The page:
On our trip to the States this summer, we'd like to bring back an Air Puppet for use in Mali. The price is around $800 for a complete system. We are currently looking for sponsors that can help in the purchase of this unique ministry tool. Please let us know if you'd like to be a part of this project. This would also be a great group or Sunday school class project.

Wednesday, May 14, 2008

Reality Check

Hot season is in full swing and the heat is downright miserable. It really slows us down and wears at us both physically and emotionally. Thankfully, rainy season seems to be starting. We had a few days of cloudy skies and rain showers the last week or so. It really helps cool things down.

We've lived in Africa off and on for about 5 years now. What once seemed very odd and strange sights are now a common part of our daily lives. It's reached a point were we really don't see things out of the ordinary to our Western eyes anymore. But every now and then, something will hit us out of the blue and remind us that we are in fact in Africa. Today was a good example. Unfortunately, many of the "unusual" things that we see are related to poverty and tragedy. It's not unusual to be approached by a child literally singing for his supper. We also see horrible diseases and badly disfigured people...even lepers are a common sight. Today on the SOTRAMA (public transport minivan) at one of the bus stops, we waited as two women who couldn't walk pulled themselves by their hands across the street to the bus stop. Their legs were badly deformed and they get around by scooting along the ground pulling themselves along with their hands. They managed to climb into the van by themselves (the conductor tried to help, but it wasn't needed) and then scooted along the floor and pulled themselves on the seat. This is everyday life for them...and thousands of others here in Mali. The need is so overwhelming here. It was a sad reminder of the conditions we experience (and often overlook) everyday in Africa.

Sunday, May 11, 2008

Let Us Pray

Today marked the Global International Day of Prayer. On this day, Christians gather around the world united in prayer. In Mali, our Day of Prayer was held at the Cultural Arts Center...the largest indoor venue in the country. The Center's main level was full to standing room only. It was so encouraging to see so many Christians assembled in one place! The program started with a large choir assembled from several individual church choirs. There were about 150 in the choir. We were then led in prayer by several pastors and mission leaders. In all, the service was about 3 1/2 hours long. Our prayer time focused on 4 areas: Thanksgiving, Prayer for Mali, Prayer for Africa, and Prayer for the World.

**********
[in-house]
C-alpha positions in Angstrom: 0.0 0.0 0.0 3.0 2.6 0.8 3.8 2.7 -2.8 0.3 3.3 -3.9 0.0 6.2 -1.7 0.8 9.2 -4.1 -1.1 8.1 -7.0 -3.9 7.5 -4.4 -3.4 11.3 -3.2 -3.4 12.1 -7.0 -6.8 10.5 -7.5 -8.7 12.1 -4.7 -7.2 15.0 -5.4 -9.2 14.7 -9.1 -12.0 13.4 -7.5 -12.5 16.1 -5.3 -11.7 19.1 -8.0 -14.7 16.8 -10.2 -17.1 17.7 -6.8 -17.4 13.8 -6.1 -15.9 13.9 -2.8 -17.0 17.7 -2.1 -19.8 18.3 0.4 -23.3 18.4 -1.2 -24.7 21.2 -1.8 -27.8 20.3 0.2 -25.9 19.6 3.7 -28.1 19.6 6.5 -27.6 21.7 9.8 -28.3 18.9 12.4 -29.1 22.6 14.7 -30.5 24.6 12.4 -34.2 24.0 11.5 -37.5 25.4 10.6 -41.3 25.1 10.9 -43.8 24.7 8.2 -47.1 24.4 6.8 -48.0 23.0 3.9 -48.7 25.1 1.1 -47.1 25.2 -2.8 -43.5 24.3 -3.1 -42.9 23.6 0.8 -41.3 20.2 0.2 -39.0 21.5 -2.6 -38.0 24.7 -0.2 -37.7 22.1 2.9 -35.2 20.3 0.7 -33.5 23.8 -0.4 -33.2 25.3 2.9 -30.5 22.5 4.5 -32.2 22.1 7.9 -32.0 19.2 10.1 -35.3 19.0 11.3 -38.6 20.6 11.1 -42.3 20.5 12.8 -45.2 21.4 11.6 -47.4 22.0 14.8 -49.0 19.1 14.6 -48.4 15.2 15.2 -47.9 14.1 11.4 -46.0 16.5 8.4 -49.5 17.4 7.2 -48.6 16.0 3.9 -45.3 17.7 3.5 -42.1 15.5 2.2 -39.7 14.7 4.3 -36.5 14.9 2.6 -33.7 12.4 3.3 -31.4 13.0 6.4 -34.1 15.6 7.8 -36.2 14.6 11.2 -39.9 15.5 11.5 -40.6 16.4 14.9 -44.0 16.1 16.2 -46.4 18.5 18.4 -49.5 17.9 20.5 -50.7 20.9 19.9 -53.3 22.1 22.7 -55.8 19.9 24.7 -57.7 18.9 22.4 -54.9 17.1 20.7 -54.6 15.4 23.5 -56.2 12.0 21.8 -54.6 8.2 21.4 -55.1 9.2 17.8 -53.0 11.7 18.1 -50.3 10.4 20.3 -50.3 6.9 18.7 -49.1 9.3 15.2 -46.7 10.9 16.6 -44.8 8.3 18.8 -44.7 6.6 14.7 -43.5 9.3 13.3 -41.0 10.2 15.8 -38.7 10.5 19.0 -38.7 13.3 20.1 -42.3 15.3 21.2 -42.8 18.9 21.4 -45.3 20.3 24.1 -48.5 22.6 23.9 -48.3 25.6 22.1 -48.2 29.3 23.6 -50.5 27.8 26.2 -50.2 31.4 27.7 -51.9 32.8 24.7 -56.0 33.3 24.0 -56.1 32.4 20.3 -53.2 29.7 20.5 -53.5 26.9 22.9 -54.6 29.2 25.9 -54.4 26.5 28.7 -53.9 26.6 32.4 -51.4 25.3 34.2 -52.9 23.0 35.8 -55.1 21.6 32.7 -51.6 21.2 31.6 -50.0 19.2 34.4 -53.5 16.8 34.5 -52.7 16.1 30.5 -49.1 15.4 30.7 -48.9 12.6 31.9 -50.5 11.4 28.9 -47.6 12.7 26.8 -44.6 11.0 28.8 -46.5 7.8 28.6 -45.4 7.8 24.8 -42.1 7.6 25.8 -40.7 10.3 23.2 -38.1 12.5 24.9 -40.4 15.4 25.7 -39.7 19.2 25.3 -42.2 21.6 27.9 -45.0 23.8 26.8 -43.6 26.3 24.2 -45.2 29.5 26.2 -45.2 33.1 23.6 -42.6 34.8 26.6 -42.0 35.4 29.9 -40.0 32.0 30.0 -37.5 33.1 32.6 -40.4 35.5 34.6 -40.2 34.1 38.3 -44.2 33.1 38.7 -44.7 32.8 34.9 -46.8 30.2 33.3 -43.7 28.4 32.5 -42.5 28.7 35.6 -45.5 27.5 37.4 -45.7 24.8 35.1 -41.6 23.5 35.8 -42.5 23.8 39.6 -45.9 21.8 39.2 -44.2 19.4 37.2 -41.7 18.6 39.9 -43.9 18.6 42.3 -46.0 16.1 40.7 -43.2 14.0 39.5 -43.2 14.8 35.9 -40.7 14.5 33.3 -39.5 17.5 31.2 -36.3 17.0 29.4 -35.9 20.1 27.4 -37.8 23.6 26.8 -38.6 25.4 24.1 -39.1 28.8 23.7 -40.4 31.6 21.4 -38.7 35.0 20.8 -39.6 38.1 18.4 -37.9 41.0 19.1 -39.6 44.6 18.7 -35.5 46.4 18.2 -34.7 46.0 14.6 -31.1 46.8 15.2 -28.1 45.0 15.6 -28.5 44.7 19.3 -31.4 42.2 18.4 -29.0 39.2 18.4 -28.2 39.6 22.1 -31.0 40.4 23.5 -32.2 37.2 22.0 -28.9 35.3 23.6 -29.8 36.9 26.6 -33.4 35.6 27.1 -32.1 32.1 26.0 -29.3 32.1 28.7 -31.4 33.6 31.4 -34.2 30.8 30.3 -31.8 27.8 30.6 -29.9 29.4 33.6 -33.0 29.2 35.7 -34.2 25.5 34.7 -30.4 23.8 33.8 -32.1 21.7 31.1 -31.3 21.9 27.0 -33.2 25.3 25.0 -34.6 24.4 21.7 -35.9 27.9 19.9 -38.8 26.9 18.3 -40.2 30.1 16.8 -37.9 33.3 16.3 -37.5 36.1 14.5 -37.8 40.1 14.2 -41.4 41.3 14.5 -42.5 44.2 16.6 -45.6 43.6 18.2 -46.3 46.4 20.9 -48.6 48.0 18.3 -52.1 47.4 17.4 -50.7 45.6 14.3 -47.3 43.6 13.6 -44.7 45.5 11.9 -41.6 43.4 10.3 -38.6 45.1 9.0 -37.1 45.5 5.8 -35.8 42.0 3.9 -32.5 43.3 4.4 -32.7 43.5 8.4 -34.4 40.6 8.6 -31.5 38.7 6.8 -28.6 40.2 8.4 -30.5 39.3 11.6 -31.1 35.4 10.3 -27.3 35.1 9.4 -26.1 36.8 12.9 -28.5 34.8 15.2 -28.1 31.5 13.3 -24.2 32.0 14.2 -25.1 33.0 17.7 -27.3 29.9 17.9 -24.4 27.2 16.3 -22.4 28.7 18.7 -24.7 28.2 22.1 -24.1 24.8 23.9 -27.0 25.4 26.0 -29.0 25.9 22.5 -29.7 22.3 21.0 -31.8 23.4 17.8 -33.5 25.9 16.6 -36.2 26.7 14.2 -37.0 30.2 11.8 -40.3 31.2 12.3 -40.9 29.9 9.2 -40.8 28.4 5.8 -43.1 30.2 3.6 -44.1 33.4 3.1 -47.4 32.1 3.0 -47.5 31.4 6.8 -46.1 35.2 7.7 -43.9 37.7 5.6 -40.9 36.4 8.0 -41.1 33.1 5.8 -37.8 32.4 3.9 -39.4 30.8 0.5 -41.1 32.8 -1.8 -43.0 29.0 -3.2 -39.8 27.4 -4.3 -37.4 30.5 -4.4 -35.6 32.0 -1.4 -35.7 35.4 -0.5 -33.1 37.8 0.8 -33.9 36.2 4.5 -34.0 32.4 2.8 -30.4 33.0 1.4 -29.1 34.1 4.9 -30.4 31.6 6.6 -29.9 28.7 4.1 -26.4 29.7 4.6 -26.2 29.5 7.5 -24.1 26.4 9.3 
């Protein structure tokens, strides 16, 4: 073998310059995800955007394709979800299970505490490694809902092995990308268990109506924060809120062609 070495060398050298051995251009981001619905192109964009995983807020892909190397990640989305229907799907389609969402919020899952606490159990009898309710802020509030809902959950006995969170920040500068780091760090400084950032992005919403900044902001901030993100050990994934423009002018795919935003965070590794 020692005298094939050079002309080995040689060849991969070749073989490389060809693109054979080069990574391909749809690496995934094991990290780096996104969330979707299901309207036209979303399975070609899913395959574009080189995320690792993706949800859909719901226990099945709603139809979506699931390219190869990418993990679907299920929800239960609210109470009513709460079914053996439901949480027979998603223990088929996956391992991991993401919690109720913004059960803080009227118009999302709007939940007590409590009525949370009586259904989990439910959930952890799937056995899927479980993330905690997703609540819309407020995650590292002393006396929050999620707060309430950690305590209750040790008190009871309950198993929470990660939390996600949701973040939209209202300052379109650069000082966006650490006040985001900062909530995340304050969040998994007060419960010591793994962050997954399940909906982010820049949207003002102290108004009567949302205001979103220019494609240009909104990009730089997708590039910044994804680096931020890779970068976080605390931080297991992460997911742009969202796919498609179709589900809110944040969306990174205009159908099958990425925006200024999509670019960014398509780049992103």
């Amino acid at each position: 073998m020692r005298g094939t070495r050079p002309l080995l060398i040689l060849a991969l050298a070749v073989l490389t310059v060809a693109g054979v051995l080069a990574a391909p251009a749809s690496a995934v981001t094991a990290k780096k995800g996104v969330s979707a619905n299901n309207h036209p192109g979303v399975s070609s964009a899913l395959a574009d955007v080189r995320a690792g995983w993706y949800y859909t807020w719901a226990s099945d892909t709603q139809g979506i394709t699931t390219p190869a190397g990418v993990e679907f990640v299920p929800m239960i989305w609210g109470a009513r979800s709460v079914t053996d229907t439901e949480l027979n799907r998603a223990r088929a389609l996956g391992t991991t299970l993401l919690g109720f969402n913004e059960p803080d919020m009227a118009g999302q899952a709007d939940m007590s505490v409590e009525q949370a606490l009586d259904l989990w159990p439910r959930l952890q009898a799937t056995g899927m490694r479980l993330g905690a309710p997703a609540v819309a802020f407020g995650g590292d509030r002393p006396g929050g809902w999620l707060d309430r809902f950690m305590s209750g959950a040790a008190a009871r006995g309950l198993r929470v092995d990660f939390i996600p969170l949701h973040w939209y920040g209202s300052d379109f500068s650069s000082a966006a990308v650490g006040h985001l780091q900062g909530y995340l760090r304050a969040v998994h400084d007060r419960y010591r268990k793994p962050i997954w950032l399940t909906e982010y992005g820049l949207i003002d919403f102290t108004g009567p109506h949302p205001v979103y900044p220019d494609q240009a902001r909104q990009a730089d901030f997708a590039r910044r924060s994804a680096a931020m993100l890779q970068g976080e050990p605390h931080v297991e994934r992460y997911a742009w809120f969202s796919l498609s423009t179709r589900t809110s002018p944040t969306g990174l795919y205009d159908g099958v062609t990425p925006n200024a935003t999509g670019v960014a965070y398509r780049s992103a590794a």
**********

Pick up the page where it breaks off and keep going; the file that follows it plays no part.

Issouf AgAmini (our YWAM Bamako base leader) was the Master of Cermonies and Daniel Coulibaly (our family French teacher) was the Bambara/French translator. The Day of Prayer was very encouraging and enriching. We don't have the count on how many people attended yet, but we're sure it surpassed last year's number of 3,400.

Today is also Mother's Day. We celebrated by taking Julie out to brunch at the American International Club. She really enjoyed an American style meal complete with waffles, eggs, sausage, etc.

Thursday, May 08, 2008

Simmer Down

Things have remained pretty much under control with the student protests this week. There have been demonstrations at several schools as public school teachers and students attempted to disrupt classes at the private schools that are still open. Most of the private schools ended up canceling classes (and testing) and sent everyone home. There were a few isolated incidents of violence that resulted in several injuries and arrests. But thankfully there were no deaths or major clashes. The protests at a large private high school down the street from us was noisy but non-violent. Riot police were on-hand to maintain control. The school ended up canceling its classes and everyone went home peacefully.

Thankfully, the protests did not affect classes at Bamako Christian Academy. BTW: This week has been teacher appreciation week at BCA. Perhaps if there was a similar event at the Malian schools, much of this could have been avoided.

Thursday, May 01, 2008

Student Uprising

The educational system in Mali is very complex and we're still learning a lot about it. There are both public and private schools and sometimes there is conflict between them. Right now in particular, the teachers in the public high schools are upset about their pay and are planning to go on strike on Monday. Next week is the beginning of semester exams and is an important week in the school calendar. There is talk of police going into the public schools and administering the exams. To complicate matters, the strike does not affect the private school teachers. However the teachers and students in the public schools want it to and have been threatening the private schools to go on strike too or there will be violence. We've seen some demonstrations by public school students at a couple of local private high schools this week. It's not a positive outlook on next week. Please join us in prayer that the grievances will be worked out and everything will end peacefully without any violent demonstrations.